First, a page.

Author : Ralph Peters
Genre : Fiction
Publisher : Forge Books
ISBN : 9781466839823
Type book : PDF, Epub, Kindle and Mobi
File Download : 432 page

GLORY TURNED GRIM... ...and warfare changed forever. As Grant pinned Lee to Petersburg and Richmond, the Confederacy’s stubborn Army of Northern Virginia struggled against a relentless Union behemoth, with breathtaking valor and sacrifice on both sides. That confrontation in the bloody summer and autumn of 1864 shaped the nation that we know today. From the butchery of The Crater, where stunning success collapsed into a massacre, through near-constant battles fought by heat-stricken soldiers, to the crucial election of 1864, The Damned of Petersburg resurrects our Civil War’s hard reality, as plumes and sabers gave way to miles of trenches. Amid the slaughter of those fateful months, fabled leaders—Grant and Lee, Winfield Scott Hancock and A. P. Hill—turned to rising heroes, Confederates “Little Billy” Mahone and Wade Hampton, last of the cavaliers, or Union warriors such as tragedy-stricken Francis Channing Barlow and the fearless Nelson Miles, a general at twenty-four. Nor does Ralph Peters forget the men in the ranks, the common soldiers who paid the price for the blunders of leaders who’d never know their names. In desperate battles, now forgotten, such as Deep Bottom, Globe Tavern and Reams Station, soldiers on both sides, pushed to the last human limits, fought on as their superiors struggled to master a terrible new age of warfare. The Damned of Petersburg revives heroes aplenty—enriching our knowledge of our most terrible war—but, above all, this novel’s a tribute to the endurance and courage of the American soldier, North or South. At the Publisher's request, this title is being sold without Digital Rights Management Software (DRM) applied.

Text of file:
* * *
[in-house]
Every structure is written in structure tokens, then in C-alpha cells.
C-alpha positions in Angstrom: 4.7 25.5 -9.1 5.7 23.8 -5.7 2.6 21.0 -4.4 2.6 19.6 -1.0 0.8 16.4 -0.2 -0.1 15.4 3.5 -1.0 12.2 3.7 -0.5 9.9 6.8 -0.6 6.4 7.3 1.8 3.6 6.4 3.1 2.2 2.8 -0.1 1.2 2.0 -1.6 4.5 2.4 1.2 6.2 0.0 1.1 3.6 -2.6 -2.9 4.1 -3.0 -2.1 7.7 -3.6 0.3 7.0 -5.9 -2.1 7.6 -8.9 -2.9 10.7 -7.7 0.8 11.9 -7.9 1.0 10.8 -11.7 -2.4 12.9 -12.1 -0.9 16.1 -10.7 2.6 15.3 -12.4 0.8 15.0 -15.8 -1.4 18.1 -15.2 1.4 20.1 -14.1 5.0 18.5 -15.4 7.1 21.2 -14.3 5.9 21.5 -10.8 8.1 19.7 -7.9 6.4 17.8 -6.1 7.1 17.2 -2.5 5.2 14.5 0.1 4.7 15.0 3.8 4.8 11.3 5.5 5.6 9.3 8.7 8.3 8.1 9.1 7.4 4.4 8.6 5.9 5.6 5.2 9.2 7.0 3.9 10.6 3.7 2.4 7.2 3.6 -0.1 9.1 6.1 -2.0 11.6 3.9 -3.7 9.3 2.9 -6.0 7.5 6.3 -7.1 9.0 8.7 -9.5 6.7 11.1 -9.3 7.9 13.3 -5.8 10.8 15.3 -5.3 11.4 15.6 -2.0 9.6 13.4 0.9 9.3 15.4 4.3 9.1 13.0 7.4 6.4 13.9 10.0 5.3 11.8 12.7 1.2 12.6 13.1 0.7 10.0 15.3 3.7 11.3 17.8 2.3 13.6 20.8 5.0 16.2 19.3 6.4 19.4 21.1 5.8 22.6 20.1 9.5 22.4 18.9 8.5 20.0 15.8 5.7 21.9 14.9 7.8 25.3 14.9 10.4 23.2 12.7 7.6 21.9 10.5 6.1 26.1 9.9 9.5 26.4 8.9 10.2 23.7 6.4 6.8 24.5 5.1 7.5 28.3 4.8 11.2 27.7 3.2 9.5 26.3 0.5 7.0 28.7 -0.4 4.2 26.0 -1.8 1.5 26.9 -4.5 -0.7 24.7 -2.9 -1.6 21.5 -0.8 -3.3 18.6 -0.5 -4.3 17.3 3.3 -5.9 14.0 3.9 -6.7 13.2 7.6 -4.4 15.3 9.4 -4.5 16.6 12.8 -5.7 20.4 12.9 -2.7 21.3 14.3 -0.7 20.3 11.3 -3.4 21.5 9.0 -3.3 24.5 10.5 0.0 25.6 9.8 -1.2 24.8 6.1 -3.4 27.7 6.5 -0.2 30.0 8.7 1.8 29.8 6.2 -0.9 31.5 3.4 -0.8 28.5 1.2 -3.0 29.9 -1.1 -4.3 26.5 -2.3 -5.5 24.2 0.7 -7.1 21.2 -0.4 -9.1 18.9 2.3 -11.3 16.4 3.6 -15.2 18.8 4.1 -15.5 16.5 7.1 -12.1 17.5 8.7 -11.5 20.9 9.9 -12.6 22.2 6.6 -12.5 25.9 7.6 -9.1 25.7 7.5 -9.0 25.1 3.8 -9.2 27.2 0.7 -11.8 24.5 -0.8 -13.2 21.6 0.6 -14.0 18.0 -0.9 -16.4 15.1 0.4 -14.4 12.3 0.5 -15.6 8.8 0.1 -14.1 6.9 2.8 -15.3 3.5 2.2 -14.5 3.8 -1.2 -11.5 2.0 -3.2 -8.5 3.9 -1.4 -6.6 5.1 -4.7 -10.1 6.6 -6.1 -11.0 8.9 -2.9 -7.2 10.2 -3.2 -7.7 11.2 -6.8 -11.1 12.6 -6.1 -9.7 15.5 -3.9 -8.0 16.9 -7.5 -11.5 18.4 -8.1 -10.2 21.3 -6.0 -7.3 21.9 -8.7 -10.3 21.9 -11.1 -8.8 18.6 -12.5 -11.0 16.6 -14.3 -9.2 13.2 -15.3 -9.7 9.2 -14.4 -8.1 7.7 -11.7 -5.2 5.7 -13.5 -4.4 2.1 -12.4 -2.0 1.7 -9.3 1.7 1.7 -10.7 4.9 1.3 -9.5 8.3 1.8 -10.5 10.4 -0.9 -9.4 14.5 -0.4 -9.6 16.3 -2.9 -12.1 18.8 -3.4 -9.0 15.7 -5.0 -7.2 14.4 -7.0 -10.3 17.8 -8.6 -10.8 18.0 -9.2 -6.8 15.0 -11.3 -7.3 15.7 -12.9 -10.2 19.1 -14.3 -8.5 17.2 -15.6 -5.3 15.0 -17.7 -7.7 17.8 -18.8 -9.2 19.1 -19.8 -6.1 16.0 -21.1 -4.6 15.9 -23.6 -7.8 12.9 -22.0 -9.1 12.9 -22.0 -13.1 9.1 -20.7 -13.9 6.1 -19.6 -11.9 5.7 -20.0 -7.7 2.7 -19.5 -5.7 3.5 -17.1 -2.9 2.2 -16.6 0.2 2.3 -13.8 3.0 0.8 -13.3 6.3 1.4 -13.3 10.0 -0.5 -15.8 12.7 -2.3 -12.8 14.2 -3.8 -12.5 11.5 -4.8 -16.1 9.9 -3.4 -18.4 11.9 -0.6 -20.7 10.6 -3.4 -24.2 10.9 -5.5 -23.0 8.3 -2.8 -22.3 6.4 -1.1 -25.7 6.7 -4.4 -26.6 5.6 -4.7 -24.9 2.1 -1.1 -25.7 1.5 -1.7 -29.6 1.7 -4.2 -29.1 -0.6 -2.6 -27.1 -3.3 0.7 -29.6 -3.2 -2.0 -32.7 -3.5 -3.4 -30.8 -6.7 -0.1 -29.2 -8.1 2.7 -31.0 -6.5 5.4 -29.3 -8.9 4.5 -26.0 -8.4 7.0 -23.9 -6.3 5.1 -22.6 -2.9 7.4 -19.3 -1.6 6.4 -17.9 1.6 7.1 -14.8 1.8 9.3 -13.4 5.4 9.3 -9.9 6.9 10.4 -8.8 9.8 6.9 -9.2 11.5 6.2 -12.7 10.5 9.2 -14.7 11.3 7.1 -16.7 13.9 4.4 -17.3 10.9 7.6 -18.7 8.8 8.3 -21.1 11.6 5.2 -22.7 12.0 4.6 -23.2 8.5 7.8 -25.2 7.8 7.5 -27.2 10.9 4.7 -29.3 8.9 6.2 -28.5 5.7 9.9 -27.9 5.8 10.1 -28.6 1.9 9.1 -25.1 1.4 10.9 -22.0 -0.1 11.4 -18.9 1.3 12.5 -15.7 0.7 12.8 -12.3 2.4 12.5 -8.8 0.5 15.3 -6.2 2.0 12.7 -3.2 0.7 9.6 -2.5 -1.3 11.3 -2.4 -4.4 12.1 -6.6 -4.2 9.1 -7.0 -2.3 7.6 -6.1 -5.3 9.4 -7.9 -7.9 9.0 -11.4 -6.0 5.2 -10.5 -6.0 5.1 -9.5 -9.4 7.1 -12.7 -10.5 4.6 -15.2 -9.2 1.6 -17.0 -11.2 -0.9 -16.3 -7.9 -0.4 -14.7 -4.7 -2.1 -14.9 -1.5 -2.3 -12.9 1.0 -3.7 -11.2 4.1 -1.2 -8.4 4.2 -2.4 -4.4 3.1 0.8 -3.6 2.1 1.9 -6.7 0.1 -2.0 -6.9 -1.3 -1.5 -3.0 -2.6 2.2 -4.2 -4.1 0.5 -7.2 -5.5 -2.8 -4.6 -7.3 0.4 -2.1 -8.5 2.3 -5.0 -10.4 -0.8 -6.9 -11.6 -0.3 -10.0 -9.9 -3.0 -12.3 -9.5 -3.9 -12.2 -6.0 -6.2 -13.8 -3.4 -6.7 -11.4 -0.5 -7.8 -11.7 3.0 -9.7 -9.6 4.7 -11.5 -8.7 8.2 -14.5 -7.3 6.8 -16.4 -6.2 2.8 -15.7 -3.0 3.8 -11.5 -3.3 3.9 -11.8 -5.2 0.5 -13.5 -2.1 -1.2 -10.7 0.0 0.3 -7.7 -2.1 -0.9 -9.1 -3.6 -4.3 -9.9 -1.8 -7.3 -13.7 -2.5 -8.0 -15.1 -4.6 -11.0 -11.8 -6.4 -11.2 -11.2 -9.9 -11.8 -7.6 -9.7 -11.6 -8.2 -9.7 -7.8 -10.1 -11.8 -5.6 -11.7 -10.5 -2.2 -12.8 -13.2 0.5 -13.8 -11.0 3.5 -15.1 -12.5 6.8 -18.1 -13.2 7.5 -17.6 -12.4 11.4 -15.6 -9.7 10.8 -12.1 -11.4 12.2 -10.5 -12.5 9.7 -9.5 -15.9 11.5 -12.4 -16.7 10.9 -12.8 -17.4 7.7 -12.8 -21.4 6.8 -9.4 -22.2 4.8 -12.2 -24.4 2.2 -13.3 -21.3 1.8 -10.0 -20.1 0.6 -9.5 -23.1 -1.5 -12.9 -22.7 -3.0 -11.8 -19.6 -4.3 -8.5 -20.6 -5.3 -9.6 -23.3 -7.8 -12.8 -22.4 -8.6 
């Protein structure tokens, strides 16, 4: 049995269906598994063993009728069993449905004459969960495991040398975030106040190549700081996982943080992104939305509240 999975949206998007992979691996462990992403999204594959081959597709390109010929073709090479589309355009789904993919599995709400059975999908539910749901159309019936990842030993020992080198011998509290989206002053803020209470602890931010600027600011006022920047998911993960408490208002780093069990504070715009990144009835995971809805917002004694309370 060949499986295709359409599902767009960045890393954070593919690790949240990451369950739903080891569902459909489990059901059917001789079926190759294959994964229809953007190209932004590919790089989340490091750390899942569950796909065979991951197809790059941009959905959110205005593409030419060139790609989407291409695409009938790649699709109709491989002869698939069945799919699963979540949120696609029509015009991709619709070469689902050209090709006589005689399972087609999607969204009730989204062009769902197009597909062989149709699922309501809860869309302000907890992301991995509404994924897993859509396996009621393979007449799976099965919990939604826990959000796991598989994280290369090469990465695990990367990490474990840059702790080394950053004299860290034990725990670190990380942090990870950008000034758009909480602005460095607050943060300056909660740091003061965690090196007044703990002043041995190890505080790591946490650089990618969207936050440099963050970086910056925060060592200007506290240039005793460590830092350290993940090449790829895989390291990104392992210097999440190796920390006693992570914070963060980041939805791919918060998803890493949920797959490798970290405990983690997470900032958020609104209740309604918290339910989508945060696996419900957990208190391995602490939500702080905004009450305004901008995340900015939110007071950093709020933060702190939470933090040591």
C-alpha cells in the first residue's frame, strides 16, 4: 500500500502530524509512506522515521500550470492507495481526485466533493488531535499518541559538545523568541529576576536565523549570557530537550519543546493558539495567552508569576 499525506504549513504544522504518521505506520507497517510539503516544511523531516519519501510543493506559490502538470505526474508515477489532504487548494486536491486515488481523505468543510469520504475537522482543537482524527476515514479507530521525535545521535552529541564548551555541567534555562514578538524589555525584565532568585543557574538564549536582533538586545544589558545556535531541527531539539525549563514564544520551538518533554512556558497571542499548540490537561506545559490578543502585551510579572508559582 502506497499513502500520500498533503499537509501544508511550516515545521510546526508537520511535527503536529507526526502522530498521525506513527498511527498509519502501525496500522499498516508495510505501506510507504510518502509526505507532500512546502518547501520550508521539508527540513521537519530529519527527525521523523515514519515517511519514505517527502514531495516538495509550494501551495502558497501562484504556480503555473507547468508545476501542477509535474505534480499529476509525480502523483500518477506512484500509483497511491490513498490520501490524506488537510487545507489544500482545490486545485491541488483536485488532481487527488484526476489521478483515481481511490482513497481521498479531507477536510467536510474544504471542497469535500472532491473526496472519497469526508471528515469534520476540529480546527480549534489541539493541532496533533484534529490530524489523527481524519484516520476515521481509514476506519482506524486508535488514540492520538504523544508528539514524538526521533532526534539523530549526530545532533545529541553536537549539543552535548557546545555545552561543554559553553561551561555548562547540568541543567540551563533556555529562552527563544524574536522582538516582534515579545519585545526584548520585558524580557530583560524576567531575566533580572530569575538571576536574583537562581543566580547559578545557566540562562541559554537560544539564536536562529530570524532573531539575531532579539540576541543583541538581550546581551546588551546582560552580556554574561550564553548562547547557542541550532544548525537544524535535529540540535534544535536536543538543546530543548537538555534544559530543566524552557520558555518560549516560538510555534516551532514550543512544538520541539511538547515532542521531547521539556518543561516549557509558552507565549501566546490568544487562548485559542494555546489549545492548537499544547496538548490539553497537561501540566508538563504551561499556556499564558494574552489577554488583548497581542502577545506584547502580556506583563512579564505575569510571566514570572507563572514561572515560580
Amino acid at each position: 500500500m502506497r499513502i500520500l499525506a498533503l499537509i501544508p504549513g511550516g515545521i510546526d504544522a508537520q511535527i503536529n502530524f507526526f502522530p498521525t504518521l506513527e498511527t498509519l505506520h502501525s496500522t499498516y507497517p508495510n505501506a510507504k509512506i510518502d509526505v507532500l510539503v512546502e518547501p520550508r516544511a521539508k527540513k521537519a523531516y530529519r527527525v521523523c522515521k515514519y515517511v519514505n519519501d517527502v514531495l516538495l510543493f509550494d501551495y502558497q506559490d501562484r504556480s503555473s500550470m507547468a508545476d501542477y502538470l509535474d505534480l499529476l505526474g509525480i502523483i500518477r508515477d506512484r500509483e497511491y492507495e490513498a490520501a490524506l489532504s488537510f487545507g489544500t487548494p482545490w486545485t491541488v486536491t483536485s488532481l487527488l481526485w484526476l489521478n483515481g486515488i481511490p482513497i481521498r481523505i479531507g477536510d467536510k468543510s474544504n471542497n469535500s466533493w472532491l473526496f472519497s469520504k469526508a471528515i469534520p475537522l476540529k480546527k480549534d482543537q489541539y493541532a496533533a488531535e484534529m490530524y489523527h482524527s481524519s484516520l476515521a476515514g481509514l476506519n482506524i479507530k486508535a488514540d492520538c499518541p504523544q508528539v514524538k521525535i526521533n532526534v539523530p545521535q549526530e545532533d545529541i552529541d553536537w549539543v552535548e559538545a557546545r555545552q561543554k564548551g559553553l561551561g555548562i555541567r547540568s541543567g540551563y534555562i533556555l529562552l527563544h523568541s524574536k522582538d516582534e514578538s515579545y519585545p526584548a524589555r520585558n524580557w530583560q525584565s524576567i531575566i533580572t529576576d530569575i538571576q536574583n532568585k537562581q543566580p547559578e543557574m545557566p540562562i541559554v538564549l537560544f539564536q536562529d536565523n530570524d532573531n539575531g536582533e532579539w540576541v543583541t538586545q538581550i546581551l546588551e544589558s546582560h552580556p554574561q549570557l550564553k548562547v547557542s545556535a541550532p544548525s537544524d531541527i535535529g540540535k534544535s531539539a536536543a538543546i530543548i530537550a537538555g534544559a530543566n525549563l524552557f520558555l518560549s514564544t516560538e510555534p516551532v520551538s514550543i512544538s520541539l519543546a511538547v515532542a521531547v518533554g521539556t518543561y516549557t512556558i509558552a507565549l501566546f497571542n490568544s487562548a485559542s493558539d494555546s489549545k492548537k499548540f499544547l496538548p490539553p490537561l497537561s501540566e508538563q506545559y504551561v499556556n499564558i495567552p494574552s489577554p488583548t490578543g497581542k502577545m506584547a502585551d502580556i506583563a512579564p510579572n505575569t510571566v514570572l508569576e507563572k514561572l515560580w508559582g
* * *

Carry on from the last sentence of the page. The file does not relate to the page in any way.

Author : Solomon Volkov
Genre : History
Publisher : Simon and Schuster
ISBN : 1451603150
Type book : PDF, Epub, Kindle and Mobi